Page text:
Abstract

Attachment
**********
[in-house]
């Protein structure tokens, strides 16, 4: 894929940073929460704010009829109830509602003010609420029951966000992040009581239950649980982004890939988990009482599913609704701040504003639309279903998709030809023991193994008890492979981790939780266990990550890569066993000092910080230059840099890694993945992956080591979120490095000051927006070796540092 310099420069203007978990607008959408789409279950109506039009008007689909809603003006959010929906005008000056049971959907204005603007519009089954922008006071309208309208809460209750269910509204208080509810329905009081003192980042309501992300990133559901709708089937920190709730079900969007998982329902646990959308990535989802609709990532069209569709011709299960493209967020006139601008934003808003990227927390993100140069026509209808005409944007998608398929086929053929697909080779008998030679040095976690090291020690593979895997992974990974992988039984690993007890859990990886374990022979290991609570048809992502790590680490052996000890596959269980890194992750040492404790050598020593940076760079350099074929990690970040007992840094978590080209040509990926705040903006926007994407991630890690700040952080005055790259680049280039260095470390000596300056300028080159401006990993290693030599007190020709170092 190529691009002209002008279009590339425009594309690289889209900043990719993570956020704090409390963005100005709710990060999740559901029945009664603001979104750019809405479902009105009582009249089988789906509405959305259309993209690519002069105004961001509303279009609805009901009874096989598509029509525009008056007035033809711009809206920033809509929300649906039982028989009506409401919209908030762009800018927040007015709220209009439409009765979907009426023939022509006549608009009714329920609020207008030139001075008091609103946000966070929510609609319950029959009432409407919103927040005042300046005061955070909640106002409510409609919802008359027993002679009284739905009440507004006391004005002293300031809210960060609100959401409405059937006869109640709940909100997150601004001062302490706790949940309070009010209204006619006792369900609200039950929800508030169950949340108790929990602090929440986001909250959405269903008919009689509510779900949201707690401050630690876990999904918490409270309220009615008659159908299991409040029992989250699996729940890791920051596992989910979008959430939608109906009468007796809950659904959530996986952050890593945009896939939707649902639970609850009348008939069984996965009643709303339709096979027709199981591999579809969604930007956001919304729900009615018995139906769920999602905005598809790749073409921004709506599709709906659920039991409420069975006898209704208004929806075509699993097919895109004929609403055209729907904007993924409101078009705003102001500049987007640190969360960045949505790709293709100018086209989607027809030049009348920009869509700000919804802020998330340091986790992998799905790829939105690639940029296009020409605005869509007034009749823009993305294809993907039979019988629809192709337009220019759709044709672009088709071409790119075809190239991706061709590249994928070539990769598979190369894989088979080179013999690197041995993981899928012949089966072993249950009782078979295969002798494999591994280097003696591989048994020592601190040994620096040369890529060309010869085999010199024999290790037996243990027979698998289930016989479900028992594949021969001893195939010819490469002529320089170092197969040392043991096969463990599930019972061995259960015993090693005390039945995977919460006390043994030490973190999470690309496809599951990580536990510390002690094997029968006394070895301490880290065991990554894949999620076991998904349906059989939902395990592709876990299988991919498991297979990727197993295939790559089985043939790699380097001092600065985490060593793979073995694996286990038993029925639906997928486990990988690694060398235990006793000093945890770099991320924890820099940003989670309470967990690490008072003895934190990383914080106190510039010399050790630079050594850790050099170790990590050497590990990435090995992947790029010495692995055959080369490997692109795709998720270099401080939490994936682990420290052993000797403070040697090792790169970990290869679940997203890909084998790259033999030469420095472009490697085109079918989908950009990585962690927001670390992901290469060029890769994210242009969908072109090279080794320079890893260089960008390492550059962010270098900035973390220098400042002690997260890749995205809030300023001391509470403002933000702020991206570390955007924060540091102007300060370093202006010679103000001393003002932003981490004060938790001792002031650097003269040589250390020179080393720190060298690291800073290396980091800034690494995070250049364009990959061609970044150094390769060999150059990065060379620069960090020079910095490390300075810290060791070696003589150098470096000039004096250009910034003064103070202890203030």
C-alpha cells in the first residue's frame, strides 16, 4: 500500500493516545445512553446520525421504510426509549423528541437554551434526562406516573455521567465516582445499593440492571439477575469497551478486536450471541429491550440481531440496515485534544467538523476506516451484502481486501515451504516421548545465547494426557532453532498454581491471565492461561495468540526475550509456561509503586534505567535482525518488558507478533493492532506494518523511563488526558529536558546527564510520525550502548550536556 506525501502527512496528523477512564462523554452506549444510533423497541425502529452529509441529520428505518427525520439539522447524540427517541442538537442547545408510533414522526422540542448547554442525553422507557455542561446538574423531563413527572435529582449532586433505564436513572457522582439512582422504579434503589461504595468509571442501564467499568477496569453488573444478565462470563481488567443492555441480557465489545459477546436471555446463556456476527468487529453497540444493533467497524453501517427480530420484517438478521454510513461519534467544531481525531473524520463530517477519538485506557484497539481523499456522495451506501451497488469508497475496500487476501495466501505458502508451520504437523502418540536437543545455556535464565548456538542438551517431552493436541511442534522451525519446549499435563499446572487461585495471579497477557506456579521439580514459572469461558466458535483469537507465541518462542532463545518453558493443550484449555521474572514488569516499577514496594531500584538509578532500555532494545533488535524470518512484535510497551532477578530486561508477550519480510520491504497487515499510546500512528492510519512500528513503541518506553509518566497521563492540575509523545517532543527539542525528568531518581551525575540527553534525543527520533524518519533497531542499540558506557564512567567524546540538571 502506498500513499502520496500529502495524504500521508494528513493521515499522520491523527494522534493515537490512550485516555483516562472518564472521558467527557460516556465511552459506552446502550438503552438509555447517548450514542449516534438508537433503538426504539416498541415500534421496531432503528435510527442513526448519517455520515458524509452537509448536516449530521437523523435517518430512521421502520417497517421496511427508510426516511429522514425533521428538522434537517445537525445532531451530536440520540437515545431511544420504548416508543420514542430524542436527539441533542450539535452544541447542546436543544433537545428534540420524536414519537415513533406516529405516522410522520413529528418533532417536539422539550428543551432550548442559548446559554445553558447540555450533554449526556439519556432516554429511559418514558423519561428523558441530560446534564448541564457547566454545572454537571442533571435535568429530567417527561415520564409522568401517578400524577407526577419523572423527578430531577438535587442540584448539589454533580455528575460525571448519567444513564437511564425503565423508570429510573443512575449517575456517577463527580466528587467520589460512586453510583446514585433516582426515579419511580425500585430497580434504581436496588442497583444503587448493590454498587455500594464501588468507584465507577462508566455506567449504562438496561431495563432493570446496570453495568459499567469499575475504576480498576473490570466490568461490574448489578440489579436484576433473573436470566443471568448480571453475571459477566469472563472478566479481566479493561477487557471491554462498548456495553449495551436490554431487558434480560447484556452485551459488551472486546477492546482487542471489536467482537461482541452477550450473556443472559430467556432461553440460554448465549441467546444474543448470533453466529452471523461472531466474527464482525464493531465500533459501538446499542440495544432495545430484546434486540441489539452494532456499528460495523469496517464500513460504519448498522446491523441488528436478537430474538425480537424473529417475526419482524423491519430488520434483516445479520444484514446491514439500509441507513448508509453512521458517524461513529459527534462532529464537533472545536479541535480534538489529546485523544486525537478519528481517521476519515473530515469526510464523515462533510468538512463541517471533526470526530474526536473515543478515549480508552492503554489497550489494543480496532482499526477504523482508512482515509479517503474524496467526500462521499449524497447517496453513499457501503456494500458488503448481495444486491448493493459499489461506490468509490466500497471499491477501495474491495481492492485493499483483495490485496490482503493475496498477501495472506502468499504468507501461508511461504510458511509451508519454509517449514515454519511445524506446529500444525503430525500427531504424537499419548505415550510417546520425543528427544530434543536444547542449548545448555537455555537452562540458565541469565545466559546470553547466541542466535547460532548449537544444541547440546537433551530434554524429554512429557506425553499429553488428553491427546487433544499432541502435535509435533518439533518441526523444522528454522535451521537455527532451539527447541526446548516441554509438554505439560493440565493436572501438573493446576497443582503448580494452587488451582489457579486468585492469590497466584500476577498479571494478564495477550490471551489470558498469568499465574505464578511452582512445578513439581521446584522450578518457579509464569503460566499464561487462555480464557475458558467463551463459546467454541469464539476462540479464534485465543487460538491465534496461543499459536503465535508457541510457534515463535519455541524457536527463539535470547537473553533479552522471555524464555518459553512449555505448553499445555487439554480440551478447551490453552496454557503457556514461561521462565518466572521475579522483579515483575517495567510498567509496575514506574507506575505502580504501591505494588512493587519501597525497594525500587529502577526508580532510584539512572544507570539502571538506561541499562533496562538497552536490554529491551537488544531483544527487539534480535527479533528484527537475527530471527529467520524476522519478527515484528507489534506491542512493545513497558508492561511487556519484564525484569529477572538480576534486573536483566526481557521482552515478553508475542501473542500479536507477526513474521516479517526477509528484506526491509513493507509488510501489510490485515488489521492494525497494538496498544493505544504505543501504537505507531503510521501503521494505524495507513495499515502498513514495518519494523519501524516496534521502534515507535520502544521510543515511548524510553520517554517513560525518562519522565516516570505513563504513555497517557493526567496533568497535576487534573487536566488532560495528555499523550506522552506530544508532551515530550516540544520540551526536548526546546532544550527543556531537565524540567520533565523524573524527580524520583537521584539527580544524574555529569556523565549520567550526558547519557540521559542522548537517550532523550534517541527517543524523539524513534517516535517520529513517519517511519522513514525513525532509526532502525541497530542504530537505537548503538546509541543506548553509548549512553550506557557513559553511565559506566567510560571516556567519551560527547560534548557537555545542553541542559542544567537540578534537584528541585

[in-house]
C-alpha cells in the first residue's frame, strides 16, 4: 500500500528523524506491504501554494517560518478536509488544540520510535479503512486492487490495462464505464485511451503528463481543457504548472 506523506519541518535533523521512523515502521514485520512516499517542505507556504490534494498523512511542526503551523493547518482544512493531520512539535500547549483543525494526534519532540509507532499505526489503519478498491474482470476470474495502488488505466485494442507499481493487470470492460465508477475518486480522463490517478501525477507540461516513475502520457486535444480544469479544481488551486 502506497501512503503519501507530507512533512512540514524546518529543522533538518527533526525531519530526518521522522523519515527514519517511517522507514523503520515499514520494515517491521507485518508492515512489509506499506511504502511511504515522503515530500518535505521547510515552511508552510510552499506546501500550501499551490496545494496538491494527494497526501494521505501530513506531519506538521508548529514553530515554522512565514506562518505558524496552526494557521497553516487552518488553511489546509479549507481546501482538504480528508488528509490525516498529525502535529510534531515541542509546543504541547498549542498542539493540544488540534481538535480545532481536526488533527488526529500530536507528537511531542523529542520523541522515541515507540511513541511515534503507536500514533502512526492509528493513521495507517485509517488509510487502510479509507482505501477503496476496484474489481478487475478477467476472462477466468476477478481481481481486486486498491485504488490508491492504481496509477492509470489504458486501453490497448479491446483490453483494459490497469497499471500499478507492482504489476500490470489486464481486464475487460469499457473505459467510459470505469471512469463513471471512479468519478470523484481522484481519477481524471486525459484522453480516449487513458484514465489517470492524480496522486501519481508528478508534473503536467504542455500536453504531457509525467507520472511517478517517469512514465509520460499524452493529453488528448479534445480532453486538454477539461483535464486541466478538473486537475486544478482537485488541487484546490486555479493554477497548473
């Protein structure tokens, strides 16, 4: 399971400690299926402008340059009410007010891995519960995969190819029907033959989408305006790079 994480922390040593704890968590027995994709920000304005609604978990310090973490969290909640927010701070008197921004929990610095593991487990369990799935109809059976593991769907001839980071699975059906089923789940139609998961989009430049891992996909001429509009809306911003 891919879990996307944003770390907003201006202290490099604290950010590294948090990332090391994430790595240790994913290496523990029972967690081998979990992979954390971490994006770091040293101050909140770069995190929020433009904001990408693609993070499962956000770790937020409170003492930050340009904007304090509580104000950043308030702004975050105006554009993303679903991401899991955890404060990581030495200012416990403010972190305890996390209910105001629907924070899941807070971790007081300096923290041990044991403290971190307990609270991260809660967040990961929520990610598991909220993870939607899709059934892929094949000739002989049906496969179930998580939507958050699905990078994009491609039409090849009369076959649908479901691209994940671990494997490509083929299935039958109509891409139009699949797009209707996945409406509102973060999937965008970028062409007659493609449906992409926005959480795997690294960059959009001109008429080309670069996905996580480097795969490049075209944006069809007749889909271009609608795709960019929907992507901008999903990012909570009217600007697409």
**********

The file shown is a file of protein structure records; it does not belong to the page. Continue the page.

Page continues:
Plasminogen activators (PAs) and/or plasmin may be involved in hematopoietic regulation. These enzymes release biologically relevant cytokines such as basic fibroblast growth factor (bFGF) from matrix and cell surfaces. In addition, transforming growth factor beta (TGF beta) and interleukin-1 beta (IL-1 beta) are converted from inactive to active forms by plasmin. Therefore, we studied the regulation of PAs and their specific inhibitors, PA inhibitor 1 (PAI-1) and PA inhibitor 2 (PAI-2), in human bone marrow stromal fibroblasts by IL-1 beta, bFGF, and TGF beta. All three cytokines stimulated PA secretion. IL-1 beta at 10(4) U/mL increased urokinase (u-PA) levels approximately 10-fold, bFGF at 0.2 ng/mL also increased production 10-fold, but increased predominantly tissue PA (t-PA) expression. TGF beta at 0.2 ng/mL increased u-PA production up to 300-fold. PAI-1 and PAI-2 are also regulated by these cytokines. IL-1 beta decreased PAI-1 levels by 50% and stimulated PAI-2 levels sixfold. bFGF had minimal effects on PAI-1 and TGF beta increased PAI-1 levels twofold. Neither of these agents had an effect on PAI-2 levels. Thus, three cytokines relevant to bone marrow physiology regulate PA and inhibitor production by human bone marrow stromal fibroblasts. In this manner PA and plasmin generation in specific microenvironments in the bone marrow may be one of the factors orchestrating the complex series of events, which results in an efficient exquisitely regulated hematopoietic process.

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